“ The only way of expressing emotion in the form of art is by finding the ‘objective correlative’, in other words, a set of objects, a situation, a chain of events which shall be the formula of that particular emotion; such that when the external facts, which must terminate in sensory experience, are given, the emotion is immediately evoked.”
The Objective Correlative The waste land is the situation that signifies human despair and fear of death
During the process of transformation, certain archetypical images occur, forming a continuity and an interaction of symbols expressing the disintegration and death of the old pattern and the gradual emergence of the new.
After the transformation, the center of the personality shifts from the ego to a point of equilibrium between the individual consciousness and the collective psyche.
Jessie L. Weston: From Ritual to Romance (1920)
an attempt to explain the roots of the legend of the Holy Grail
enumerates the seemingly inexplicable elements of the quest--The Fisher King, The Wasteland, the Chapel Perilous, and the Grail Cup itself
ties them to the symbols and initiatory rites of the ancient mystery religions whose common source were the vegetation rituals and fertility rites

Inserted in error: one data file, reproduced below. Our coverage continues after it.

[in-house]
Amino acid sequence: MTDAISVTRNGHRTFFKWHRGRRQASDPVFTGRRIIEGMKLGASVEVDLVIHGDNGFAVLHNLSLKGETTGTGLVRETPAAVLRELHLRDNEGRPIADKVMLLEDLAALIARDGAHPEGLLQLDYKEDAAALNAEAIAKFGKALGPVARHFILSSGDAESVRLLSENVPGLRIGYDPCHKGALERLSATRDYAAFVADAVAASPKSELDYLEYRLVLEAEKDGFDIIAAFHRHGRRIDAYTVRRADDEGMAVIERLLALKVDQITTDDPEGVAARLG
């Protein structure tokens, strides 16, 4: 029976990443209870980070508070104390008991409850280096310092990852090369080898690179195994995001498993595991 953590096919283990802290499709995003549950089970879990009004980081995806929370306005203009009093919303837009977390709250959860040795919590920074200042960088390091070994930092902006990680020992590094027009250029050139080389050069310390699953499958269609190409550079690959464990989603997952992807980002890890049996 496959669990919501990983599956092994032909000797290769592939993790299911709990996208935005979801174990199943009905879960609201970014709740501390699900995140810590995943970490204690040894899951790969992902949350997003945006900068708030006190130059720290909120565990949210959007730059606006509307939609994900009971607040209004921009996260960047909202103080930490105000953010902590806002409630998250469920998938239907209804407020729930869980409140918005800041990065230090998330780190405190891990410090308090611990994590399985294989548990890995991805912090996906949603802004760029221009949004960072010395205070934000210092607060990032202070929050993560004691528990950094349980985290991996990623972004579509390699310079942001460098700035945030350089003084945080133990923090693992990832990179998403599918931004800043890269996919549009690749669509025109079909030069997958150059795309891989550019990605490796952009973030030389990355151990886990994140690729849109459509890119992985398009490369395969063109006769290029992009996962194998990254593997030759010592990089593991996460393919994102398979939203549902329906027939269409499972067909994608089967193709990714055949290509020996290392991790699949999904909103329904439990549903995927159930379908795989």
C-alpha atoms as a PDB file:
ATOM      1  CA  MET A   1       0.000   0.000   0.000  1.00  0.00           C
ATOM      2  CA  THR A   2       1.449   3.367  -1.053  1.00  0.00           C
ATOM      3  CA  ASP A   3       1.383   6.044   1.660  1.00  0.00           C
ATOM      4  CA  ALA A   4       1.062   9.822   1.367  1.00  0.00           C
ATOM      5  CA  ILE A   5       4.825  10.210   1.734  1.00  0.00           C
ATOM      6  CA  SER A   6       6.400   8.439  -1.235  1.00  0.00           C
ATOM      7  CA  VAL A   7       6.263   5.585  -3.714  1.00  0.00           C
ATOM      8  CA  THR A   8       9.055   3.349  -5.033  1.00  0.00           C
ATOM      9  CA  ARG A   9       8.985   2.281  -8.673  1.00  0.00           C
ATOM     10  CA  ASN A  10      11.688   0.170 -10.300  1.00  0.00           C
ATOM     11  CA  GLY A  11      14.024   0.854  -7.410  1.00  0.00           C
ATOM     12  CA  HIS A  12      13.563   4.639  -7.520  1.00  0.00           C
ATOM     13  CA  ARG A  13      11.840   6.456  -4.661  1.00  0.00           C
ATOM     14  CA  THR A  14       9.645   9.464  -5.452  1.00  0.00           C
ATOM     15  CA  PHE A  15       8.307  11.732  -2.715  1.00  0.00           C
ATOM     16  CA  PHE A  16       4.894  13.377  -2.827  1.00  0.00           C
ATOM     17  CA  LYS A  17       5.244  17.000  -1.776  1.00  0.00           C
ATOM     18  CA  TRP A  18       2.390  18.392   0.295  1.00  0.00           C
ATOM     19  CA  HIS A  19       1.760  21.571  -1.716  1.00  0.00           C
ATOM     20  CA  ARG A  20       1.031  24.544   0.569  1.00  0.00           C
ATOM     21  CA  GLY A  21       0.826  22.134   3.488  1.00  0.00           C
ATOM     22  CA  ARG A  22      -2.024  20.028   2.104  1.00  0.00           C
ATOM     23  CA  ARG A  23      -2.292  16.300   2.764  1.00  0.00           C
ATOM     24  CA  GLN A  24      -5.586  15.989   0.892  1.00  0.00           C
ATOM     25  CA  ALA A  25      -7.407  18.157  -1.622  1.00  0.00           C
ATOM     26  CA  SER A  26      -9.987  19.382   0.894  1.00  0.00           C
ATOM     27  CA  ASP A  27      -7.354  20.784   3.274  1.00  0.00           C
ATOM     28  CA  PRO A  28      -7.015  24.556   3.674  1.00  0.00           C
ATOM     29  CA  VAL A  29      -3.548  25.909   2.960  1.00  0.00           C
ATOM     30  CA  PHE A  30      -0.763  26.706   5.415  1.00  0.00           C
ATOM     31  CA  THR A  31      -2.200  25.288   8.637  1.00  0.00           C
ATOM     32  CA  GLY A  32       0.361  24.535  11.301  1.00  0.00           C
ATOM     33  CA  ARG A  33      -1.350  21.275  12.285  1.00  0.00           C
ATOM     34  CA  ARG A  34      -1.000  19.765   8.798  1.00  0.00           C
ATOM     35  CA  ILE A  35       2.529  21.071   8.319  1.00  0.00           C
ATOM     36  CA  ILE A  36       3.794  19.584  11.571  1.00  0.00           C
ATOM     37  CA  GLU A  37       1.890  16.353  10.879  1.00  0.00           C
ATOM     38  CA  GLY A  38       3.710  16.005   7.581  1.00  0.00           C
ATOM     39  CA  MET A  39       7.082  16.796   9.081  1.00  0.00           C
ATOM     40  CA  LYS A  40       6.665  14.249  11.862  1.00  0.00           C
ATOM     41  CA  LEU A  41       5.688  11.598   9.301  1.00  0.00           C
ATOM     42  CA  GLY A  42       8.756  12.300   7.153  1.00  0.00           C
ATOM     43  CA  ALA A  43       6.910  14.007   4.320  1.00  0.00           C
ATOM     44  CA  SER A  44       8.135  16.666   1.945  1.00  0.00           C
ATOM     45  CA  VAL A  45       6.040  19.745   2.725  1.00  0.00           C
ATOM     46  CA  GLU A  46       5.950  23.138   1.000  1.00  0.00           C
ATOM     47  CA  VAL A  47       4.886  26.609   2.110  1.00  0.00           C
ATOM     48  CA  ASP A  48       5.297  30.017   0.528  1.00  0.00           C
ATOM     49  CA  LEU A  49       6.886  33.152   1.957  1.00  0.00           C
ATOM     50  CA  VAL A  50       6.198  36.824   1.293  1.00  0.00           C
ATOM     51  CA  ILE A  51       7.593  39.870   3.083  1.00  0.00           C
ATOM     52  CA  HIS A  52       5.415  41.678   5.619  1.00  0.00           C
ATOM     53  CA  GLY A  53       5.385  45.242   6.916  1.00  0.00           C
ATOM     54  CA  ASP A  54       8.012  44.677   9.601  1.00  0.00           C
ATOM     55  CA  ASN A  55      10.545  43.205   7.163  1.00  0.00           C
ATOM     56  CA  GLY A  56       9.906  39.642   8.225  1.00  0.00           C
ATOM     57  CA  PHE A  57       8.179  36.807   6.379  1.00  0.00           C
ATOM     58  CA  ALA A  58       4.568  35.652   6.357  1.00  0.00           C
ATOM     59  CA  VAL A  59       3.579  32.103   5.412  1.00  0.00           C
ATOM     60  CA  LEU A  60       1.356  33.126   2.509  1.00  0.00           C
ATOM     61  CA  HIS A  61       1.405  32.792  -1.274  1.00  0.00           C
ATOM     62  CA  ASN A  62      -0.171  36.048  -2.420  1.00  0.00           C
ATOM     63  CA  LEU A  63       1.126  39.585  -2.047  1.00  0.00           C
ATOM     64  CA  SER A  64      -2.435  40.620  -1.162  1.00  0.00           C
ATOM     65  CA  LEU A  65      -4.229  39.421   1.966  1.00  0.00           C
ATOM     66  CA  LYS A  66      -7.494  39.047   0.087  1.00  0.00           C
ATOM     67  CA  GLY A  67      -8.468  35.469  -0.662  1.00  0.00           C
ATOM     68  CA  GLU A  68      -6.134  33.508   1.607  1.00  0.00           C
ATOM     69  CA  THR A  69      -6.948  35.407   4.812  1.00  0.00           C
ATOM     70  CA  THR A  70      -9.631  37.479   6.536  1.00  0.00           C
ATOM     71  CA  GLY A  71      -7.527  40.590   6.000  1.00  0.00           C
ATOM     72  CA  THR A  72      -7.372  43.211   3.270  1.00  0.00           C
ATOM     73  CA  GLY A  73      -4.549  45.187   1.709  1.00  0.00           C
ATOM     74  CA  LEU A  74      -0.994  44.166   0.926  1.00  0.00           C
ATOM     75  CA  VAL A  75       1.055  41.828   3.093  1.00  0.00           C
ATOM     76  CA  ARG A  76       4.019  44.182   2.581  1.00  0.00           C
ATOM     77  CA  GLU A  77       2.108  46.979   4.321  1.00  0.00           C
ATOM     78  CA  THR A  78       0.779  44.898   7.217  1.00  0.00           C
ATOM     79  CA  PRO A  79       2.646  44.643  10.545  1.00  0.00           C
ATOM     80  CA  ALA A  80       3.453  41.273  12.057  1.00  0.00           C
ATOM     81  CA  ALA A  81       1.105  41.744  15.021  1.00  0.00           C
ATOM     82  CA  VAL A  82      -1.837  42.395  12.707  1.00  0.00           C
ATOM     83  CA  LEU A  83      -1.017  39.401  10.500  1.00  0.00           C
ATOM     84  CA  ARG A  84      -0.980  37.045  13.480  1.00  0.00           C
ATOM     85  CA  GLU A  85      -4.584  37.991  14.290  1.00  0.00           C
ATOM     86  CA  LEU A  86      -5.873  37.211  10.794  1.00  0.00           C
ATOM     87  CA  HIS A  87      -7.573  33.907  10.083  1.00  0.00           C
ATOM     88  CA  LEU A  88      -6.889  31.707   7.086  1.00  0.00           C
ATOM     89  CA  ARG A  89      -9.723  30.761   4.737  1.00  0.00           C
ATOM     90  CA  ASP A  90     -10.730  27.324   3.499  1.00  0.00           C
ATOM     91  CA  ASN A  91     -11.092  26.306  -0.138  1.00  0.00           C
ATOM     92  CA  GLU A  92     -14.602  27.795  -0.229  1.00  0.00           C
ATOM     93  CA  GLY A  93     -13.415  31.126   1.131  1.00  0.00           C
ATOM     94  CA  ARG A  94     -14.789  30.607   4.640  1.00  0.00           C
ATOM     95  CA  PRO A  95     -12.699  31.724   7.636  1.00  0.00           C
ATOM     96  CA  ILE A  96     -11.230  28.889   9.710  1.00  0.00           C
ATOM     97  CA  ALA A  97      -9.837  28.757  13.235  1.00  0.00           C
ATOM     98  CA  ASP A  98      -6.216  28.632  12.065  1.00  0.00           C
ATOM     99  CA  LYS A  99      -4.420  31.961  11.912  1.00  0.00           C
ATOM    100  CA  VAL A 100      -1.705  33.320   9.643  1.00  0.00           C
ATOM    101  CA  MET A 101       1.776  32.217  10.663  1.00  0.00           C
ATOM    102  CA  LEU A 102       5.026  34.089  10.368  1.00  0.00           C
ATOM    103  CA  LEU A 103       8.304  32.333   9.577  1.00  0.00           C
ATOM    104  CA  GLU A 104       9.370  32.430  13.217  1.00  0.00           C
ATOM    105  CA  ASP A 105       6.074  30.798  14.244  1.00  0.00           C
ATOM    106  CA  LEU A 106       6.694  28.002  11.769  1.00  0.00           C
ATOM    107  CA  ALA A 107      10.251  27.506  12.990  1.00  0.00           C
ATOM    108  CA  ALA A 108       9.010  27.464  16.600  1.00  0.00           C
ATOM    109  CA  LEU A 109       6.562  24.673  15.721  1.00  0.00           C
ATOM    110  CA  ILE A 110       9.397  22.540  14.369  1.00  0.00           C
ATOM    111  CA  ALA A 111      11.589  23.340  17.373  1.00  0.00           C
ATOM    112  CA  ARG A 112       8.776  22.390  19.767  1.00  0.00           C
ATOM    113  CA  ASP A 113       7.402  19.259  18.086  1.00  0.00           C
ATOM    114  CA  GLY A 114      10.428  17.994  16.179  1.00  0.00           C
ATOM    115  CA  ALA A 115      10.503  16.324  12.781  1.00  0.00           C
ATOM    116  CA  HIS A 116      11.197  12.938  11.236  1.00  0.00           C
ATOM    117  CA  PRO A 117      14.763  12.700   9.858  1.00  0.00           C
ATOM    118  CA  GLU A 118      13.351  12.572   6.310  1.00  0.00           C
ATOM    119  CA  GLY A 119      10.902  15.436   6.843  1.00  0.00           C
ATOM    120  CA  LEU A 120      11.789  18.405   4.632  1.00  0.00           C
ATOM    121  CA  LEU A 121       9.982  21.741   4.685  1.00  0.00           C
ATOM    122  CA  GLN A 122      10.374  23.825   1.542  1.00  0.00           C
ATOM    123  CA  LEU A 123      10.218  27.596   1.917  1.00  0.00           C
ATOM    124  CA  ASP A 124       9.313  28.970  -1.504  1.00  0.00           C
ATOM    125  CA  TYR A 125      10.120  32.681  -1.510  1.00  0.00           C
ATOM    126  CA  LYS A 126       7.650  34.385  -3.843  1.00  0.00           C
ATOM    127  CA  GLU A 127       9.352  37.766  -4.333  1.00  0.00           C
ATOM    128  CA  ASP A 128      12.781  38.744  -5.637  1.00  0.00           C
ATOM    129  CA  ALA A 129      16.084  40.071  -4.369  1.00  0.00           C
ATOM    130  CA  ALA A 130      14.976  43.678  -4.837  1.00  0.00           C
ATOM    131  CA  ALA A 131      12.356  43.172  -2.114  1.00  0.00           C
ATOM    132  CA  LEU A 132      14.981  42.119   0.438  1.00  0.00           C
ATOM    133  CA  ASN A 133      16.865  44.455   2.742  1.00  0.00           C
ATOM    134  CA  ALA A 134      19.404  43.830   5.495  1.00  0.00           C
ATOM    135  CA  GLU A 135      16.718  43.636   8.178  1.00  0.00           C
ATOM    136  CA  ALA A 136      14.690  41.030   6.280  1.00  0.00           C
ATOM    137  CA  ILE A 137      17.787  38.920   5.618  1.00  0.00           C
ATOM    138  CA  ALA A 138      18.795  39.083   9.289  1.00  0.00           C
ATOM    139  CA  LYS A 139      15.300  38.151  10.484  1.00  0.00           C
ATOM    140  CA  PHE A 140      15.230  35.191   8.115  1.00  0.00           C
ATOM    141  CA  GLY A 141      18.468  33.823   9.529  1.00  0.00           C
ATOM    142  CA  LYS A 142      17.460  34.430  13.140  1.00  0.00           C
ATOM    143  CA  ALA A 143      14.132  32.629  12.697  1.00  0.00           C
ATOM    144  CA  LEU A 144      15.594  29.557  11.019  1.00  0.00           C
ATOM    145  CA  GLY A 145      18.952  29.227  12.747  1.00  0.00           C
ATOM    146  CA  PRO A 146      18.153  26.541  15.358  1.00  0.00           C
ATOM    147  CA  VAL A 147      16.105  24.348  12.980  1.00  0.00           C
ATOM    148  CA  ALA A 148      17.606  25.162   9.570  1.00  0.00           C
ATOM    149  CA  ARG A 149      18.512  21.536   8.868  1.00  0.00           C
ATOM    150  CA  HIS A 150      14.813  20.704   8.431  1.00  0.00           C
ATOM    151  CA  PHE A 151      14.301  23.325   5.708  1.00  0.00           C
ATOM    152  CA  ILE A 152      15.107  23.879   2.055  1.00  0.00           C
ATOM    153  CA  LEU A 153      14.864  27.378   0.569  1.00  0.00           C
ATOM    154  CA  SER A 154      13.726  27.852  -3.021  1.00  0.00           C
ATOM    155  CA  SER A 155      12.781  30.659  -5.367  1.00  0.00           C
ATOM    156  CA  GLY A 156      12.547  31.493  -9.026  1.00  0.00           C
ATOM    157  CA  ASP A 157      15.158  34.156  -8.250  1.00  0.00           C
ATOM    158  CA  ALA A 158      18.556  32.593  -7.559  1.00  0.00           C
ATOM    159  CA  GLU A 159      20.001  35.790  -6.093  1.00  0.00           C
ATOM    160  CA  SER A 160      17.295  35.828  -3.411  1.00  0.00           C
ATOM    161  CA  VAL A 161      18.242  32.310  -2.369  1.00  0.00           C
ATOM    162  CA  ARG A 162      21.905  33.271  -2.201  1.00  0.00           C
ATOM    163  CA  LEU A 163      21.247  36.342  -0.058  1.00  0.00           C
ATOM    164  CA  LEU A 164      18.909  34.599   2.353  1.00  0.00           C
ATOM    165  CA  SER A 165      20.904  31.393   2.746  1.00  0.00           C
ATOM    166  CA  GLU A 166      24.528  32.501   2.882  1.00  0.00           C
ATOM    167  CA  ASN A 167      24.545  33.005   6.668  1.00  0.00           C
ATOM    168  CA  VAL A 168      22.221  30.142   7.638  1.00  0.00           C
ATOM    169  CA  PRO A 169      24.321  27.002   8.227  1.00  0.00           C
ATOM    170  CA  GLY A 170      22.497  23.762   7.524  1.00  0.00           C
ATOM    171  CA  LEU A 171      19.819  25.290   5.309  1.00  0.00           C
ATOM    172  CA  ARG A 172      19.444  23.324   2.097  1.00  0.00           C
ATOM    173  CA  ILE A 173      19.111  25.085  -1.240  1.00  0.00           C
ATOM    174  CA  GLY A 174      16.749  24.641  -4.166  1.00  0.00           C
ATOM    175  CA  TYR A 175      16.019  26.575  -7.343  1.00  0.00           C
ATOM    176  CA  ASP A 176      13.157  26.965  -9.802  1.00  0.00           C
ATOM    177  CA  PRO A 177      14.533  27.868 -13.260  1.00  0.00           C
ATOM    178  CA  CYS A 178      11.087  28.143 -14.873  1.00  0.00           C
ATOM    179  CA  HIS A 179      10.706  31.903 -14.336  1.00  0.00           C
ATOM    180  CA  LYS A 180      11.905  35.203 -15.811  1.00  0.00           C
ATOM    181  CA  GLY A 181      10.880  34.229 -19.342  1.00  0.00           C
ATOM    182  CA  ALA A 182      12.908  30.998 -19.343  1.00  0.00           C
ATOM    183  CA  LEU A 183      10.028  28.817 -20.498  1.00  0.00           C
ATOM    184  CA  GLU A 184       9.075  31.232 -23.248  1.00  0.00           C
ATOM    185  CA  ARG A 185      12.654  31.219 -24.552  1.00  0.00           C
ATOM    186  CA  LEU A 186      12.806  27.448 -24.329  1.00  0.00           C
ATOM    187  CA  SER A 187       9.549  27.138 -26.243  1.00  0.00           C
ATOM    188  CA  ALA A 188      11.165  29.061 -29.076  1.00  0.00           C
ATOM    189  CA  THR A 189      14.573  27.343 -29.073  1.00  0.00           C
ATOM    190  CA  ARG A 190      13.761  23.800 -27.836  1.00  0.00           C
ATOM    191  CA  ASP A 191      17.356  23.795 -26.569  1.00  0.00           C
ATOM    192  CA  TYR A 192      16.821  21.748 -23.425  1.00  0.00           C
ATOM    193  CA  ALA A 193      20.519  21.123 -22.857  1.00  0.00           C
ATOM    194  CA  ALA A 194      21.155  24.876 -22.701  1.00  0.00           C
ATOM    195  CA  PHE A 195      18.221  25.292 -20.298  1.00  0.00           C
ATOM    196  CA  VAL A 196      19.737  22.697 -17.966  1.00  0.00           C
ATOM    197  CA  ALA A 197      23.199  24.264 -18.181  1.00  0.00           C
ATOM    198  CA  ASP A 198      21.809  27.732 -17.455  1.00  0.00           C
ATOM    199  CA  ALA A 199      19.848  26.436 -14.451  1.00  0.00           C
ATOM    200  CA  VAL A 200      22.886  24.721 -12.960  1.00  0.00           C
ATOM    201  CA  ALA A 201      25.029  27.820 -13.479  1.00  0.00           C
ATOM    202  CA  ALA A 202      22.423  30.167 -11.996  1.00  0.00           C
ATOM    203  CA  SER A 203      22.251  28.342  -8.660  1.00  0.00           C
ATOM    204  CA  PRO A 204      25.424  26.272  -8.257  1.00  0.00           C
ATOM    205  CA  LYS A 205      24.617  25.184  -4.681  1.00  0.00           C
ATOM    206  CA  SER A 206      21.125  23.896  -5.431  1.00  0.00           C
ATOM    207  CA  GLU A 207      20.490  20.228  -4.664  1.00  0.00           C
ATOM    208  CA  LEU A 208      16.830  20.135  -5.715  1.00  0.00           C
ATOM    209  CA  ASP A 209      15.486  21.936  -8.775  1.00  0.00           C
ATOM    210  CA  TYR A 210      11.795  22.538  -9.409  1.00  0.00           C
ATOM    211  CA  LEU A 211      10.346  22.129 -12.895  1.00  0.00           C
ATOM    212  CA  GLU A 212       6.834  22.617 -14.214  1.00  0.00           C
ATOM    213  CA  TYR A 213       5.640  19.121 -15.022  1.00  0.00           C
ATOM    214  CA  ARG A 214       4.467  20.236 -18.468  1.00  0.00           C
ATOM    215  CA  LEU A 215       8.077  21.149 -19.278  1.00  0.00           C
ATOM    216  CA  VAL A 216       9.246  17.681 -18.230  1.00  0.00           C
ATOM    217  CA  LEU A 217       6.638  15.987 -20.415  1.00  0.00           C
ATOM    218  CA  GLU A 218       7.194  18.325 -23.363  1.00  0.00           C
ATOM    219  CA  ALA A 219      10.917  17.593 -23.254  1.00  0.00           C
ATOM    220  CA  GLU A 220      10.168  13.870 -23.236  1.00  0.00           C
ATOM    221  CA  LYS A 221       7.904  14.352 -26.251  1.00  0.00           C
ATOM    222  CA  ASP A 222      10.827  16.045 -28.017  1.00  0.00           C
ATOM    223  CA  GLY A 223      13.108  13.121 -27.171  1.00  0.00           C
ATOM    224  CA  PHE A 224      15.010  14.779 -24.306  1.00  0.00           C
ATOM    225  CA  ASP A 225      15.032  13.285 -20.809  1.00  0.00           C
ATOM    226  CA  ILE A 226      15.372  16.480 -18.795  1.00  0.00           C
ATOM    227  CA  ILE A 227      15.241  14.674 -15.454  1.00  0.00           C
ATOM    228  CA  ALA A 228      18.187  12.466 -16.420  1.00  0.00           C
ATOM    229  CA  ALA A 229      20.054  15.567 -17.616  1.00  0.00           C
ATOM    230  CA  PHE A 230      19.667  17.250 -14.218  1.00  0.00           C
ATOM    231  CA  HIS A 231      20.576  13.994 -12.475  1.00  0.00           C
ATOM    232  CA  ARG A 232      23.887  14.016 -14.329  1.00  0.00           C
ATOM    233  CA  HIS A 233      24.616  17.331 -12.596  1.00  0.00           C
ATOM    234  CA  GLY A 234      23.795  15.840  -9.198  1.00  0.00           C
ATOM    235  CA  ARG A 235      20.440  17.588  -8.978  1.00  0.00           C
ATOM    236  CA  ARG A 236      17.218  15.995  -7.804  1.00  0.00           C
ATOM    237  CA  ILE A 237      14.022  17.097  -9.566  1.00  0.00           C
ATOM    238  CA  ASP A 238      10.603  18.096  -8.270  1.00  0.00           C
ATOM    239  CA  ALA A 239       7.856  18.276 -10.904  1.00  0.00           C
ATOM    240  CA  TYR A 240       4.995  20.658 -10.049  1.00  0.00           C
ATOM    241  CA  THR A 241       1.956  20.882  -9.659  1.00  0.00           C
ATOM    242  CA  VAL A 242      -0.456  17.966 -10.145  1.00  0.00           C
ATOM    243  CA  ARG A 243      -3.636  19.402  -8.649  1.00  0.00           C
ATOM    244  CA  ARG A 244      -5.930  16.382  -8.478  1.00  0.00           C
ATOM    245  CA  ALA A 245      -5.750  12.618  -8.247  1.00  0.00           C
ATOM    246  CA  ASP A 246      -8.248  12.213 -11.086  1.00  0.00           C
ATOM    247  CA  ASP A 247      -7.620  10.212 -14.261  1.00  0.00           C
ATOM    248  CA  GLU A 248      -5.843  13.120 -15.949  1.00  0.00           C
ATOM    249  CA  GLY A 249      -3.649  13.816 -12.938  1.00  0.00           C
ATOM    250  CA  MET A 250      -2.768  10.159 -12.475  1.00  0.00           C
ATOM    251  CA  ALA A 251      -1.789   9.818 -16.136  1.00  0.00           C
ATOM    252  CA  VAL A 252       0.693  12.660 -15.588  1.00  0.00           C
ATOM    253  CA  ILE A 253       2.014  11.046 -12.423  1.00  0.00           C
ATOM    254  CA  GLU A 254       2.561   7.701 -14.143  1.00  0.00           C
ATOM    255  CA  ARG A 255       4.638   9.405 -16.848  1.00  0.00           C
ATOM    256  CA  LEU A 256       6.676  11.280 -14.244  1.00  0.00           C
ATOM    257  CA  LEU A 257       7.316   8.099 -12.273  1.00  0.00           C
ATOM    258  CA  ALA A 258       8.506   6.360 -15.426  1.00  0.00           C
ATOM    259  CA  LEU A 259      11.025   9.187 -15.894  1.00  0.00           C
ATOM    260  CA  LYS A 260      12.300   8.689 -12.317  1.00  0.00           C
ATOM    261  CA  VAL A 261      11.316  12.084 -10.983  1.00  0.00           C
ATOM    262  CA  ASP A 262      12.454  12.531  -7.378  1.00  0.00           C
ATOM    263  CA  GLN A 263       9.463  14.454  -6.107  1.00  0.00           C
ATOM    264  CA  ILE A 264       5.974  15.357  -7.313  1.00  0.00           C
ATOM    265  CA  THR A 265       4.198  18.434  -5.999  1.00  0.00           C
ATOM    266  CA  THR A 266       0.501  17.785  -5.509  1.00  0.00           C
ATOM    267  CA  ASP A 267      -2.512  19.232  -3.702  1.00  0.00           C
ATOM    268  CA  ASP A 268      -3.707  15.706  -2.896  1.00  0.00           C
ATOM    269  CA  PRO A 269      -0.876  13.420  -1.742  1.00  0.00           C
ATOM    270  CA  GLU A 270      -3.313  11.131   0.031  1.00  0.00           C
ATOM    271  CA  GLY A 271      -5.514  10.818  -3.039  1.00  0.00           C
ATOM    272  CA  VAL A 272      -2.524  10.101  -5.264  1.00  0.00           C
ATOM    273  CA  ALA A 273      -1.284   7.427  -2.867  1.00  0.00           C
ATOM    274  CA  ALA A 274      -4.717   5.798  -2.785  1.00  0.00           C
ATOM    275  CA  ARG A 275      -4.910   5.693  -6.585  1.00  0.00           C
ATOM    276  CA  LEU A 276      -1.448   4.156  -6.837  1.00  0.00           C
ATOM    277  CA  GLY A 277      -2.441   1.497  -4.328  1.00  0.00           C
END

Its thesis is that ancient religions were fertility cults that centered around the worship of, and periodic sacrifice of, a sacred king, the incarnation of a dying and reviving god, a solar deity who underwent a mystic marriage to a goddess of the earth, and who died at the harvest and who was reincarnated in the spring.
It claimed that this legend was central to almost all of the world's mythologies.
imitates the jazz-like syncopation--and, like 1920s jazz, essentially iconoclastic
captures the dissonance and urban rhythms of modern life
parallels The Rite of Spring which “transforms the rhythm of the steppes into the scream of the motor horn, the rattle of the machinery, the grind of the wheels, the beating of iron and steel, the roar of the underground railway, and the other barbaric cries of modern life; and to transform these despairing noises into music”